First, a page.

Ecological artist Ruth Wallen offers examples in her research on how, through ecologically engaged art, dialogue is generated and can inform ‘environmental value systems’, ‘ecological ethics’, ‘global justice’ and ‘ecological responsibility’. Likewise, ecotheological activist Michael S. Hogue argues that it is aesthetic experience that can engender a moral sense of nature. He declares a responsibility of artists to respond to the environmental crisis using images, stories and symbols, reshaping human perception, to give voice to ‘mute things’. Through an overview of artworks and research, ecologist David Curtis argues that the arts have a vital role in shaping values, educating, creating empathy for nature, drawing attention to consumption and presenting Indigenous perspectives which may connect us to our environment. Cofounders of CLIMARTE: Art + Environment, Guy Abrahams and Bronwyn Johnson, also attest to arts’ ability to bridge the gap in cultural understanding between climate science and policy for a positive change.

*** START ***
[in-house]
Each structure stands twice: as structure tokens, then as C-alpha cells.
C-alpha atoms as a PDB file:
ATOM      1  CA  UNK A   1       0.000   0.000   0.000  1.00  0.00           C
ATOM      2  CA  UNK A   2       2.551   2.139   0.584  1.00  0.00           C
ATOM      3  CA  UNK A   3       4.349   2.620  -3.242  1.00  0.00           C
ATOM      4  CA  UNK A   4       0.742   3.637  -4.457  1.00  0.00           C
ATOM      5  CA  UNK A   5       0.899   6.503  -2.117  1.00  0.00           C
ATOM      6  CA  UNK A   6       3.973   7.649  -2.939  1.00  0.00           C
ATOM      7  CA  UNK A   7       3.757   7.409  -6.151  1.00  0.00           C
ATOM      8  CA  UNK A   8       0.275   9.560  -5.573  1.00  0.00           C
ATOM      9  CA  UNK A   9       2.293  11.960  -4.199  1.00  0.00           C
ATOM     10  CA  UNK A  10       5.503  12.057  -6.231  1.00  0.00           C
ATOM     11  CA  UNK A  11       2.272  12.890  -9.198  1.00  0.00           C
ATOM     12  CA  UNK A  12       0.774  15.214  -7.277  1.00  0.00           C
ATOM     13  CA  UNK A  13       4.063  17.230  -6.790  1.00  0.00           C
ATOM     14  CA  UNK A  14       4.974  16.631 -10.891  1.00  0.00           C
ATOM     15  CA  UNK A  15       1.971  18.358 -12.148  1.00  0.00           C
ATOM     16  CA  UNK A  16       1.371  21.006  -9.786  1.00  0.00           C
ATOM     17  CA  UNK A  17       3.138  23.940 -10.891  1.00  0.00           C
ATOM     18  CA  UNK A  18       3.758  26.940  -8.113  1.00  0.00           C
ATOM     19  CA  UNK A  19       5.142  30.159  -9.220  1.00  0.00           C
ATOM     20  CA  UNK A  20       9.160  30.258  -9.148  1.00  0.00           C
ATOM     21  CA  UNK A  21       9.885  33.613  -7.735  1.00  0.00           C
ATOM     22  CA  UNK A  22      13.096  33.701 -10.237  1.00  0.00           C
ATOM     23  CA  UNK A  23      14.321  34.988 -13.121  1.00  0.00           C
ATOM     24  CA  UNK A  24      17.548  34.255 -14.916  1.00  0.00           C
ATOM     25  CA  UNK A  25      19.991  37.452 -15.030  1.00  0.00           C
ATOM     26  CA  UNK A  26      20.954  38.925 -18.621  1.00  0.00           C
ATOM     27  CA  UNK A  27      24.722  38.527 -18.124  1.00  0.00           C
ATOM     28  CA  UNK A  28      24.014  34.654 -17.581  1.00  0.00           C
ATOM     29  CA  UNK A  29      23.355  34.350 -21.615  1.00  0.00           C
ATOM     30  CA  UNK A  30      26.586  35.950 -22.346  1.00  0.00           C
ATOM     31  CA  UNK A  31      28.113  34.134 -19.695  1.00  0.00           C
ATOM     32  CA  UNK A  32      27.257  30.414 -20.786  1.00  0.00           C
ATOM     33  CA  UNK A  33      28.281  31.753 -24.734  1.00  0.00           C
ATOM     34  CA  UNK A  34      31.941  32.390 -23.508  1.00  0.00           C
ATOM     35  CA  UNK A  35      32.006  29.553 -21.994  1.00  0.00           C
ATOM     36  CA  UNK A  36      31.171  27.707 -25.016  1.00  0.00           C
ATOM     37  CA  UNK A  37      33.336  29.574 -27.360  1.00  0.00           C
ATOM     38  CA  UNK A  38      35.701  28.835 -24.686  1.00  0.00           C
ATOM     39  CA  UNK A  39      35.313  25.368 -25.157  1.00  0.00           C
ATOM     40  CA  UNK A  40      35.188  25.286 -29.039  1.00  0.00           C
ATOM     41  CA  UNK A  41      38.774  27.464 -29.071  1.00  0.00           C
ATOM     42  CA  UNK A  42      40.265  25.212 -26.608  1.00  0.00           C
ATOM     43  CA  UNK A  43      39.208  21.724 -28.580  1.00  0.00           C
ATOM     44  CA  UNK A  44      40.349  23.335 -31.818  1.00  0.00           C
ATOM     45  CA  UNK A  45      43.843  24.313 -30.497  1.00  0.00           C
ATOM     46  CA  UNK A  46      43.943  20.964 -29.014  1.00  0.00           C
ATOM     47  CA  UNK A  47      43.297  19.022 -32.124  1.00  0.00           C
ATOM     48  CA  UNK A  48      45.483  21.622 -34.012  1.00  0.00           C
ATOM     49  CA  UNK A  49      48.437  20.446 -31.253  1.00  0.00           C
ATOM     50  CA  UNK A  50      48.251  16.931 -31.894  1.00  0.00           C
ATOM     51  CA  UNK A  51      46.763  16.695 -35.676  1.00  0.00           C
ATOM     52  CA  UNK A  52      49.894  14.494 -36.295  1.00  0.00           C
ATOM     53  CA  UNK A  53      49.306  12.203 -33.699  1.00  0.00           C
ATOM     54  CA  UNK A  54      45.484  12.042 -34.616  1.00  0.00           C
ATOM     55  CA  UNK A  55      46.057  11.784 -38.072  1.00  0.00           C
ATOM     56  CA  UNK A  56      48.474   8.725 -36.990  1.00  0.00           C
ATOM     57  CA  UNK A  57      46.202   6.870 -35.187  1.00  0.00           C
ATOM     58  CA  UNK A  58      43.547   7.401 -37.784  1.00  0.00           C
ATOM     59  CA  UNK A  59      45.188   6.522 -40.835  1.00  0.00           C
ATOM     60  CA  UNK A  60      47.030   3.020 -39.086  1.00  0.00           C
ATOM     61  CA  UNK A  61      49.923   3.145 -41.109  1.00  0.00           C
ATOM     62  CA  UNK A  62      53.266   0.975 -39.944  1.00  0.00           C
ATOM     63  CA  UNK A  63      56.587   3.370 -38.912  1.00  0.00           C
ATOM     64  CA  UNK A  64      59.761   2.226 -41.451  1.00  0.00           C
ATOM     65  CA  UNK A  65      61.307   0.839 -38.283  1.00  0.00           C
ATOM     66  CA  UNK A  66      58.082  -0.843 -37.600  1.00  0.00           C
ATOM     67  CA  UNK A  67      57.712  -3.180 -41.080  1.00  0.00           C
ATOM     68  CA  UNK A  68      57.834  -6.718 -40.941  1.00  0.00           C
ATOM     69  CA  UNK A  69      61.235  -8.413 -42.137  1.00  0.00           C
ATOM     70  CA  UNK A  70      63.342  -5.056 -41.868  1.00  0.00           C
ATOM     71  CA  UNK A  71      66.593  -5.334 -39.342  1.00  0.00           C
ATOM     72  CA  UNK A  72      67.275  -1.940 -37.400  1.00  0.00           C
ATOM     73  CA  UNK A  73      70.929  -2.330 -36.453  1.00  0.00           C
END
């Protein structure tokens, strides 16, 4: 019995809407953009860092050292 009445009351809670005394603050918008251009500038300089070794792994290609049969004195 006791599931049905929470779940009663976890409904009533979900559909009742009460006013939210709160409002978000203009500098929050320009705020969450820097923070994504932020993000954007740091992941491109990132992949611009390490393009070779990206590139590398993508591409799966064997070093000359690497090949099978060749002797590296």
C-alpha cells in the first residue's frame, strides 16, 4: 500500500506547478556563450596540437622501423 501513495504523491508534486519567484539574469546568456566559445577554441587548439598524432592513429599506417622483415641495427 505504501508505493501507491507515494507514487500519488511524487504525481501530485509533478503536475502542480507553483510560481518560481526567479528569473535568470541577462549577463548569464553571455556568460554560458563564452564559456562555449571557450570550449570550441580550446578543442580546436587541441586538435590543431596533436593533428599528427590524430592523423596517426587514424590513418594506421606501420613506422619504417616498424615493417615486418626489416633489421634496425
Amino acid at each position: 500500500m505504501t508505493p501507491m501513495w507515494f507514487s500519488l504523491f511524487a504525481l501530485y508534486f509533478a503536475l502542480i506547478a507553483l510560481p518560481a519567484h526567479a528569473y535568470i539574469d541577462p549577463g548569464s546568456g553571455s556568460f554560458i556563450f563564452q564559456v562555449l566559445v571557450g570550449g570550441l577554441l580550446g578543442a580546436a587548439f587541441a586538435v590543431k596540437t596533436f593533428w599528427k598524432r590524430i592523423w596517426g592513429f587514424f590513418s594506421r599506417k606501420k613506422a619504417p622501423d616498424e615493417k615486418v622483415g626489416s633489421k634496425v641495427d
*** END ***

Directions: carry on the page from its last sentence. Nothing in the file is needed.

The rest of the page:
Ruth Wallen, Ecological Art: A Call for Visionary Intervention in a Time of Crisis, (Leonardo Volume 45, Issue 3 2012), 234-242, Michael S. Hogue, ‘The Art of Ecological Responsibility’, American Journal of Theology & Philosophy, Vol. 31, No. 2 (May 2010), pp. 136-146, David Curtis, Building Sustainability with the Arts, (Cambridge Scholars Publishing, 2017)., Guy Abrahams and Bronwyn Johnson, Art + Climate = Change(Melbourne University Press, 2016).